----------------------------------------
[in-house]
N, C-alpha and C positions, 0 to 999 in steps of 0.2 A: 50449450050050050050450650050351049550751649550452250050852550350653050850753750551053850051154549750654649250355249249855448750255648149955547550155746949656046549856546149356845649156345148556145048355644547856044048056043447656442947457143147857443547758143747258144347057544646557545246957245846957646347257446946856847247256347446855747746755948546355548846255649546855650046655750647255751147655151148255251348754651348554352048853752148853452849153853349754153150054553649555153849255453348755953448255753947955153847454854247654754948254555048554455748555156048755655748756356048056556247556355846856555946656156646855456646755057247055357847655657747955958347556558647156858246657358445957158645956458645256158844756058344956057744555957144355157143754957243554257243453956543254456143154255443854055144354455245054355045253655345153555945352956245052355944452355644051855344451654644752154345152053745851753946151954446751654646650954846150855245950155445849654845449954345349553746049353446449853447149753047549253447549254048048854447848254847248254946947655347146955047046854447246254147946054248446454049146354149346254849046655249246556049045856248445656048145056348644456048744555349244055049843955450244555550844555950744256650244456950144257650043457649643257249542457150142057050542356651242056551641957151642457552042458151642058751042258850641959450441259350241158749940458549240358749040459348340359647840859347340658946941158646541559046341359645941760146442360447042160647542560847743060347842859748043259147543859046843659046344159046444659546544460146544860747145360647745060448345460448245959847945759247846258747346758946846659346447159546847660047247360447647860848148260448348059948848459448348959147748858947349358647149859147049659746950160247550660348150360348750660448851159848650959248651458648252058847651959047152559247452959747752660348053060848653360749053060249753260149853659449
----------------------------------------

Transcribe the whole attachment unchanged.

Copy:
[in-house]
N, C-alpha and C positions, 0 to 999 in steps of 0.2 A: 50449450050050050050450650050351049550751649550452250050852550350653050850753750551053850051154549750654649250355249249855448750255648149955547550155746949656046549856546149356845649156345148556145048355644547856044048056043447656442947457143147857443547758143747258144347057544646557545246957245846957646347257446946856847247256347446855747746755948546355548846255649546855650046655750647255751147655151148255251348754651348554352048853752148853452849153853349754153150054553649555153849255453348755953448255753947955153847454854247654754948254555048554455748555156048755655748756356048056556247556355846856555946656156646855456646755057247055357847655657747955958347556558647156858246657358445957158645956458645256158844756058344956057744555957144355157143754957243554257243453956543254456143154255443854055144354455245054355045253655345153555945352956245052355944452355644051855344451654644752154345152053745851753946151954446751654646650954846150855245950155445849654845449954345349553746049353446449853447149753047549253447549254048048854447848254847248254946947655347146955047046854447246254147946054248446454049146354149346254849046655249246556049045856248445656048145056348644456048744555349244055049843955450244555550844555950744256650244456950144257650043457649643257249542457150142057050542356651242056551641957151642457552042458151642058751042258850641959450441259350241158749940458549240358749040459348340359647840859347340658946941158646541559046341359645941760146442360447042160647542560847743060347842859748043259147543859046843659046344159046444659546544460146544860747145360647745060448345460448245959847945759247846258747346758946846659346447159546847660047247360447647860848148260448348059948848459448348959147748858947349358647149859147049659746950160247550660348150360348750660448851159848650959248651458648252058847651959047152559247452959747752660348053060848653360749053060249753260149853659449